2012-10-09 21:27:47 by admin
Mexican American Legal Defense and Educational Fund (MALDEF): Background
Mexican American Legal Defense and Educational Fund (MALDEF): School-Related Litigation
Voter rights and participation are two areas in which MALDEF has been involved since 1970. MALDEF joined forces with the Southwest Voter Registration Education Project to litigate voting inequities. The two organizations filed 88 suits and successfully lobbied to ensure that the 1975 extension of the Voting Rights Act of 1965 included Spanish-surnamed citizens in the Southwest. In November 2006, MALDEF defended the voting rights of Latinos in Orange County, California; Tucson, Arizona; and Texas. In an Orange County case, a legislative candidate mailed a letter to 14,000 registered Spanish-surnamed voters. The letter, which was written in Spanish, falsely stated that immigrants were not allowed to vote and that there was no benefit to voting in American elections. While eligible naturalized immigrants may freely participate in American elections, the real intent of the letter was to intimidate Latino voters. MALDEF contacted the attorney general providing notification of the voter intimidation effort and instigated an investigation by the U.S. Civil Rights Division.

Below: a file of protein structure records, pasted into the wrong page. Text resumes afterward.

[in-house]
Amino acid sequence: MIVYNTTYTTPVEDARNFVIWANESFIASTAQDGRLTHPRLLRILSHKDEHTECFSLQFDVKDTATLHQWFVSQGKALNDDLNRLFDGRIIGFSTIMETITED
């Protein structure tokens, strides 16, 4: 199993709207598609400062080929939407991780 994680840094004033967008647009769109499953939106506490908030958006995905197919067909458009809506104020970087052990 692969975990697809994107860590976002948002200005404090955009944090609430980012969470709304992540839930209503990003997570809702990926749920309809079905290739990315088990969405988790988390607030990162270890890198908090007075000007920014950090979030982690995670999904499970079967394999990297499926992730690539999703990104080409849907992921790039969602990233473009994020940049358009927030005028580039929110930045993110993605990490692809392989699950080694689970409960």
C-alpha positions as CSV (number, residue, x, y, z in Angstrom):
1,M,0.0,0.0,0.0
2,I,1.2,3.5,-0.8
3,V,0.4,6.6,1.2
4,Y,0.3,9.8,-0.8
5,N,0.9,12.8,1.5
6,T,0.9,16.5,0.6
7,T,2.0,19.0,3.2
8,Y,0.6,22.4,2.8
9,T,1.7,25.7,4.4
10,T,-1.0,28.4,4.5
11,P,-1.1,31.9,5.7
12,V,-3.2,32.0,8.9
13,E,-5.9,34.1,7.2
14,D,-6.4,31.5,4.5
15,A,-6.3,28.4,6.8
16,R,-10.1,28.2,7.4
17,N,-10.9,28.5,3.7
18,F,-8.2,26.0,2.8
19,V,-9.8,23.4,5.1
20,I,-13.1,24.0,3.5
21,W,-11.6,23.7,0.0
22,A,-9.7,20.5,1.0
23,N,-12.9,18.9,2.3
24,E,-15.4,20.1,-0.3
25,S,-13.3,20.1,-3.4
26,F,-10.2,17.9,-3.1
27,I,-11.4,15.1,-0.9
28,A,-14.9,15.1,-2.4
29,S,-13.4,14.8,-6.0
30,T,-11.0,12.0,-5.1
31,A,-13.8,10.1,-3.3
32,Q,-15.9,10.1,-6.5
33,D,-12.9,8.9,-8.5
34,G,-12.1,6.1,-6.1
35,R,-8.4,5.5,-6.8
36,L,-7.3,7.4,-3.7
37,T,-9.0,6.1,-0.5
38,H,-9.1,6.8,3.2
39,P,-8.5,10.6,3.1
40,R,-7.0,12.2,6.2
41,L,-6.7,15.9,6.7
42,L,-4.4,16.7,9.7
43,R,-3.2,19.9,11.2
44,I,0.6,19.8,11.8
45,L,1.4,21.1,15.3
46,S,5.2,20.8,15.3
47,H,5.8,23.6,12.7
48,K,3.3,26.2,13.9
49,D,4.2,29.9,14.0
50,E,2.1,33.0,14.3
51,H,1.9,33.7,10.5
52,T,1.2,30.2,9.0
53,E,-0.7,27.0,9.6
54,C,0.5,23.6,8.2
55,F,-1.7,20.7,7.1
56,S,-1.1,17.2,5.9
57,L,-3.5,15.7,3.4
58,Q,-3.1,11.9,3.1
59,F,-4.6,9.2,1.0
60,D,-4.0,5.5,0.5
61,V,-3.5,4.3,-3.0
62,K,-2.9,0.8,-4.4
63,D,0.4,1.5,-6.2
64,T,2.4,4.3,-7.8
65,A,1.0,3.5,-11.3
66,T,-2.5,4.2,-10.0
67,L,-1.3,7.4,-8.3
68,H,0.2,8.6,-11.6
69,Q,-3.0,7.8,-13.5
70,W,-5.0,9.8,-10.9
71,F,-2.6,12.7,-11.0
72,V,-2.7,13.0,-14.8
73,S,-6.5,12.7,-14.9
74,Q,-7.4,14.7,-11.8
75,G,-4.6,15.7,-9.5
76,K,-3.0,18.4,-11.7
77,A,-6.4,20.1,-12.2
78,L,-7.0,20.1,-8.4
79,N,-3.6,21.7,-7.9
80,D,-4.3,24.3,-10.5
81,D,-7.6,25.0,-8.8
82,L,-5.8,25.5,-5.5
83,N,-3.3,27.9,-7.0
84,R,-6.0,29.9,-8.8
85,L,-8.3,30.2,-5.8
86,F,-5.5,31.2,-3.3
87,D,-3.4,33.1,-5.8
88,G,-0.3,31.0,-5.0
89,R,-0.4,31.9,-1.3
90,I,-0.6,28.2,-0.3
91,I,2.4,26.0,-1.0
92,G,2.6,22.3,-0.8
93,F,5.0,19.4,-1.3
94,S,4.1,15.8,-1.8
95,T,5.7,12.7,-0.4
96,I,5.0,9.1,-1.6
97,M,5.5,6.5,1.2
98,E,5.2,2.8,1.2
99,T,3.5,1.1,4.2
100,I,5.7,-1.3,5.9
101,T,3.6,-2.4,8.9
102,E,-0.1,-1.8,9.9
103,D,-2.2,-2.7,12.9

In another 2006 U.S. civil rights incident, MALDEF witnessed anti-immigrant activists aggressively intimidating Latino voters at the election polls, pushing a video camera in front of approaching Latino voters and requesting personal information. As it does with most American civil rights incidents, MALDEF refers these incidents to the United States Attorney and the U.S. Office for Civil Rights. In its litigation, MALDEF works cooperatively with organizations such as the NAACP, the ACLU, and the League of United Latin American Citizens (LULAC). In 2006, LULAC and MALDEF worked cooperatively in League of United Latin American Citizens v. Perry as Nina Perales, a MALDEF attorney, successfully argued before the Supreme Court that the redistricting plan from Texas amounted to a vote dilution plan in violation of the Voting Rights Act. In addition to these voting rights cases, MALDEF has argued school board and other redistricting claims throughout the United States. In fact, MALDEF attorneys have argued five cases before the Supreme Court.